You may not ever go to Harvard but Harvard might come to you, bit by bit, course by course, one professor at a time. Right into your living room, classroom, conference room or board room. On videotape.

It won't be like strolling through Harvard Yard, because the courses are offered by the Graduate School of Business Administration, which is across the river in Boston. And many of the scenes were shot at a dozen different sites.But it will be Harvard, as evidenced by the first production, "Michael Porter on Competitive Strategy." Many business people already know Porter as one of the Business School's brightest lights, a professor there since 1973.

In his Harvard videotape debut, Porter will have support from a cast of top executives in American business, including John Pepper, the rarely interviewed Procter & Gamble president, and Robert Crandall, American Airlines chairman.

The approach conceivably could be even more effective than the classroom. Says Porter, "It allows us to illustrate in a visceral, tangible way how broad theoretical concepts have application in the real world."

Benson Shapiro, professor of business administration, declares the tapes are more than a lecture. "They offer strategy in vivo, dynamics in action, seeing as believing, understanding, and absorbing."

John Nathan of NathanTyler, a production company that joined with Harvard to produce the tapes, is even more descriptive. He says the impact is "analagous to watching a botanist leave the lab, walk through the rain forest, and turn over a leaf that contains evidence in support of his theory."

Porter already is familiar to executives through his lectures, his eight books, his articles, his interviews of them, his first-hand advice to them on competition, and his frequent professional testimony.

The most widely acclaimed of his books gives an idea of his influence. Published in 1980, "Competitive Strategy: Techniques for Analyzing Industries and Competitors," is in its 32nd printing and is available in 14 languages.

The idea for a series of Harvard Business School tapes began at least four years ago, said Shapiro, who also serves as the Business School's senior associate dean for publications.

The goal, he said, was to produce a series that would capture the vitality of the Business School experience through development of sophisticated material. Simple as that might sound, it posed big technical problems.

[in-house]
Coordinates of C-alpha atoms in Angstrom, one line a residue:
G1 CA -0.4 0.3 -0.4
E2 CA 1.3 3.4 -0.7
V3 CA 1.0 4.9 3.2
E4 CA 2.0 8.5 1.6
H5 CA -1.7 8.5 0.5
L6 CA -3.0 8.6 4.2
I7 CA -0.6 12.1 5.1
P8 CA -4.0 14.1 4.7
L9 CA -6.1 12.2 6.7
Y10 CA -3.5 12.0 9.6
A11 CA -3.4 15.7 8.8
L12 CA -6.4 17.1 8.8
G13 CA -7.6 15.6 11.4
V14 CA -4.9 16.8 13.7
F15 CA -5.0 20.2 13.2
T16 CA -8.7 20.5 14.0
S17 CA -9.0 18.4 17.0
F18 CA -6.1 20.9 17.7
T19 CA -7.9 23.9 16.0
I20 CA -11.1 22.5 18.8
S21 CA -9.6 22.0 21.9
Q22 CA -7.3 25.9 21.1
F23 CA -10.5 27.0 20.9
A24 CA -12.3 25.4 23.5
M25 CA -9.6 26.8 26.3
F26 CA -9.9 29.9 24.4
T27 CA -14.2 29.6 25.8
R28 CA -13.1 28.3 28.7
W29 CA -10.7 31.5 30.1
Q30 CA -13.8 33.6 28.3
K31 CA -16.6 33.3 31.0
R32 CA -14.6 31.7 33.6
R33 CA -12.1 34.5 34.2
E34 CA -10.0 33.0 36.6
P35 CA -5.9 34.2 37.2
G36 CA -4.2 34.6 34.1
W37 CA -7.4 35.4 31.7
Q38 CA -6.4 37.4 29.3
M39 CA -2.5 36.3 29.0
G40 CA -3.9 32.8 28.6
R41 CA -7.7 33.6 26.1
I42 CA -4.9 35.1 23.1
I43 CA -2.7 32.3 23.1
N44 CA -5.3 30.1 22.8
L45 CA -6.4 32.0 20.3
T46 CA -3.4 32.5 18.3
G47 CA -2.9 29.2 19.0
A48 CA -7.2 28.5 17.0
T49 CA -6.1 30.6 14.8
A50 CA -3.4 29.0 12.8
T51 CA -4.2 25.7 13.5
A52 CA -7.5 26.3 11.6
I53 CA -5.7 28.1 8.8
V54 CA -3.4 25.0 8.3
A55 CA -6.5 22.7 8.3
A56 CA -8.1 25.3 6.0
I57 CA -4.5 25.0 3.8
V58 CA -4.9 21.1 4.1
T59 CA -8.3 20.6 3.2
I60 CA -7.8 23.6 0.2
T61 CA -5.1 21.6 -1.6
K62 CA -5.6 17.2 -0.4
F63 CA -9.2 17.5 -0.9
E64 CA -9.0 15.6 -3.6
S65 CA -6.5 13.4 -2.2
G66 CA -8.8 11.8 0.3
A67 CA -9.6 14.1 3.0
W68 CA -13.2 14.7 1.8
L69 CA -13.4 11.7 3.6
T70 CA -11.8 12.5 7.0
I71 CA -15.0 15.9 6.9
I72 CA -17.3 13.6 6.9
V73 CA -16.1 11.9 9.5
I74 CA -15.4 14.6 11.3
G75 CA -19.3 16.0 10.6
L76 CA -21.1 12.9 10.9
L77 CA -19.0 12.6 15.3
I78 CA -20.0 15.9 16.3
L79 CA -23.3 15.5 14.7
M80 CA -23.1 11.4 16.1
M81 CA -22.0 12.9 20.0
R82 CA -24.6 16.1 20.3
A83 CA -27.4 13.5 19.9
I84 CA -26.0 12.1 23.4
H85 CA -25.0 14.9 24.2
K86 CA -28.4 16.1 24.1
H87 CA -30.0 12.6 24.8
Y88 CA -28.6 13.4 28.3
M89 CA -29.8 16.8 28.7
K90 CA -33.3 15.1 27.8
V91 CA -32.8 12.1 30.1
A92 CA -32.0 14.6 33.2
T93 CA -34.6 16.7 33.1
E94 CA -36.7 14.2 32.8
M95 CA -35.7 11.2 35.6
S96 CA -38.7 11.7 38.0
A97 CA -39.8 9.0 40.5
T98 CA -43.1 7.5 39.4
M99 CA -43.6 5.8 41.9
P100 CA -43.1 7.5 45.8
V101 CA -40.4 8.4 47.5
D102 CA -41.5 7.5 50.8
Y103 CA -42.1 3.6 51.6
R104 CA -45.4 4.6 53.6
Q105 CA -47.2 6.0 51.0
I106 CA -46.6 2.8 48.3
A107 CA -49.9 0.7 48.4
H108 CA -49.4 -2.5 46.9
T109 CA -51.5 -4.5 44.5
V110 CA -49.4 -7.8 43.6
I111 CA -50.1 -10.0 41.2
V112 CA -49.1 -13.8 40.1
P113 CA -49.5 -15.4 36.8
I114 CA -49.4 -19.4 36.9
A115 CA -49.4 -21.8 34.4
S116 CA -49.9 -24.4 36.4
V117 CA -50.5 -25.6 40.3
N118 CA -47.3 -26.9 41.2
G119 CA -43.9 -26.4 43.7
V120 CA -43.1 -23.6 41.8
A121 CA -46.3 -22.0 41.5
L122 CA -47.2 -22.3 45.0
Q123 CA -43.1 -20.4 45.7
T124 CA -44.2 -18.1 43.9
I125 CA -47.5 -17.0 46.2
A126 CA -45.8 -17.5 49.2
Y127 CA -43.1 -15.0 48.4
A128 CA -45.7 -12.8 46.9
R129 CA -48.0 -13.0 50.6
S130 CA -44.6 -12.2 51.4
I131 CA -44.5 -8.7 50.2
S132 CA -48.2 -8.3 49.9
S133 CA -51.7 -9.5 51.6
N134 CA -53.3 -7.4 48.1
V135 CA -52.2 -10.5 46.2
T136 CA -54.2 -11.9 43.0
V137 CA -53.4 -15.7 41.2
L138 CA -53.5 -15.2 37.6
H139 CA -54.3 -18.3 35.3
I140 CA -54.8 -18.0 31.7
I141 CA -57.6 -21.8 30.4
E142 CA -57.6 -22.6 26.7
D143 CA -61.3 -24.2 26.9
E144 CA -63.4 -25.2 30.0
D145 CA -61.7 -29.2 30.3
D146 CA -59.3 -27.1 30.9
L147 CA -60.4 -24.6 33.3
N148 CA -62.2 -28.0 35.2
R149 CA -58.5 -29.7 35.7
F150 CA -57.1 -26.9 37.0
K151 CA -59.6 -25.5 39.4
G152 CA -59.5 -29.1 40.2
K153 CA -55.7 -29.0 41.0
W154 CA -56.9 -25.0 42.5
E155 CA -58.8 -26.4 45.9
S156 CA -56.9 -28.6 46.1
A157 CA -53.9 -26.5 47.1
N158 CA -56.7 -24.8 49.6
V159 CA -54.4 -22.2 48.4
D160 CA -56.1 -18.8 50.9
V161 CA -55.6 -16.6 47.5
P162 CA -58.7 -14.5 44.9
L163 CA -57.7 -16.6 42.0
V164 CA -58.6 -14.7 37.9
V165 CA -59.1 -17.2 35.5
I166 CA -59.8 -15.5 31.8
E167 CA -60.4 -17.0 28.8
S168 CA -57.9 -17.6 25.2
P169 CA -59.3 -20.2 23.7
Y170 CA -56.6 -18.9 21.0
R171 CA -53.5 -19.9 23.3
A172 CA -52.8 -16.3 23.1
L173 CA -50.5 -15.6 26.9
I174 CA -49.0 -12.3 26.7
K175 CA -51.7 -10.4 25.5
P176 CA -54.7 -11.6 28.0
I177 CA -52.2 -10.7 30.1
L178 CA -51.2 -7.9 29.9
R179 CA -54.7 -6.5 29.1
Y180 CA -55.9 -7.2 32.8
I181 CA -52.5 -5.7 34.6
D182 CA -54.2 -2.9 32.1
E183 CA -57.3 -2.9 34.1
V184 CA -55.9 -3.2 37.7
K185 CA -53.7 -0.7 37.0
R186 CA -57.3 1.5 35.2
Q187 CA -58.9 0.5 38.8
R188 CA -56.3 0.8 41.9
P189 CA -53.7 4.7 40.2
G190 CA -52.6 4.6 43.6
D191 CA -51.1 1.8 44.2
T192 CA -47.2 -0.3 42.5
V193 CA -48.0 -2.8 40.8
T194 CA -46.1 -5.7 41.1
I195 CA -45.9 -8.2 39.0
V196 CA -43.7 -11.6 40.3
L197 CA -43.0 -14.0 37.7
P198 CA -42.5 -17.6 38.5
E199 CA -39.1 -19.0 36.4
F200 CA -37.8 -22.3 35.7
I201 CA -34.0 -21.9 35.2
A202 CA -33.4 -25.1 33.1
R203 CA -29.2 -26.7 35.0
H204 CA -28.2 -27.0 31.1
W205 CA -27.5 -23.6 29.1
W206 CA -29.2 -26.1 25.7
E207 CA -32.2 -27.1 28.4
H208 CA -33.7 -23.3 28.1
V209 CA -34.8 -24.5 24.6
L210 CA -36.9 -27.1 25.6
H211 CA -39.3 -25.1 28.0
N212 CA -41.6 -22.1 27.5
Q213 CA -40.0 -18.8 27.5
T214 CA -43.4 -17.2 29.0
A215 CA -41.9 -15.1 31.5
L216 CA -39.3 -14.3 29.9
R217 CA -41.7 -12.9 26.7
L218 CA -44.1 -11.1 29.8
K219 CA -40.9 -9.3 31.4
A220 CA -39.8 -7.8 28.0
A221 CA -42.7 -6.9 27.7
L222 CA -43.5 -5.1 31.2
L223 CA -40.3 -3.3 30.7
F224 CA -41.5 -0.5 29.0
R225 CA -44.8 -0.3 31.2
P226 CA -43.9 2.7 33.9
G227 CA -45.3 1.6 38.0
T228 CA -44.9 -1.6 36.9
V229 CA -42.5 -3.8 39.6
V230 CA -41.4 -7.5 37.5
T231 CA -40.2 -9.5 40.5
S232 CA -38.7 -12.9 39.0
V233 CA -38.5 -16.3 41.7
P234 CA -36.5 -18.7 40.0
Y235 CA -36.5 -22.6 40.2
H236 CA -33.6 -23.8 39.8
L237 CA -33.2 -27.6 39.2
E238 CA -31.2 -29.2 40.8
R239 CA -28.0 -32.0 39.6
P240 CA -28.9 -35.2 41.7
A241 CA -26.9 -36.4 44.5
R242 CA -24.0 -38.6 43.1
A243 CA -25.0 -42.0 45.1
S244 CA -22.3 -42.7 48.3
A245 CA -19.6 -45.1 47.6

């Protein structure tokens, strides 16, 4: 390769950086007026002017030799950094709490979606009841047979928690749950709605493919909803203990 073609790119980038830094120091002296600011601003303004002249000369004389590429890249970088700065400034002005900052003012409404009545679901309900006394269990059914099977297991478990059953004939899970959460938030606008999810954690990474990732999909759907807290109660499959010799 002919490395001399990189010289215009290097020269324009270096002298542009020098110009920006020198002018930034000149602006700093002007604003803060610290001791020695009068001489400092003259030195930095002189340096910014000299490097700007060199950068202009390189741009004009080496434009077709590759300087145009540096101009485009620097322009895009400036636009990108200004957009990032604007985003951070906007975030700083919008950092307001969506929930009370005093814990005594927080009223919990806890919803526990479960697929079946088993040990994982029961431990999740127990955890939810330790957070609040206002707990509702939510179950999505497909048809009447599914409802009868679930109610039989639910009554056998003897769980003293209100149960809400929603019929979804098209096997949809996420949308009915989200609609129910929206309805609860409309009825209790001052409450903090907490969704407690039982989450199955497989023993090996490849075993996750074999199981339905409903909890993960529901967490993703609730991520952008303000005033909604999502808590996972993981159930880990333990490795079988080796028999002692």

Those difficulties evaporated before the creative powers of Porter, John Nathan and Sam Tyler. Nathan, an author and translator as well, had produced several documentary business films for television. He knew the procedure.

In 1984, he and Tyler had created a company to produce and distribute films and videocassette programs for business training and executive education. They scored from the start: Their first production was "In Search of Excellence," a 90-minute film based on the runaway best-selling book by Tom Peters.

Porter's tape is the first of the Harvard Business School Video Series jointly produced by the school and NathanTyler. Two others will follow in the next few months.

The second in the series, "Managing Information Technology as a Competitive Weapon," features professors F. Warren McFarlan and James I. Cash Jr. The third is yet to be given a title.

A Harvard education doesn't come for a song.

Each program, consisting of two videocassettes totaling 21/2 hours, plus a manual, viewer's guide and printed materials, costs $1,000, including shipping and handling. Add to that a 5 percent Massachusetts state sales tax. Discounts of 20 percent are available to degree-granting institutions of higher learning.

If you still need to be convinced that a Harvard education is worth your time and money you may obtain a 15-minute preview that highlights the longer tapes. It costs $50, with the cost applicable to purchase.

For information, you can write to Harvard Business School Video Series, NathanTyler, 535 Boylston St., Boston, Mass. 02116.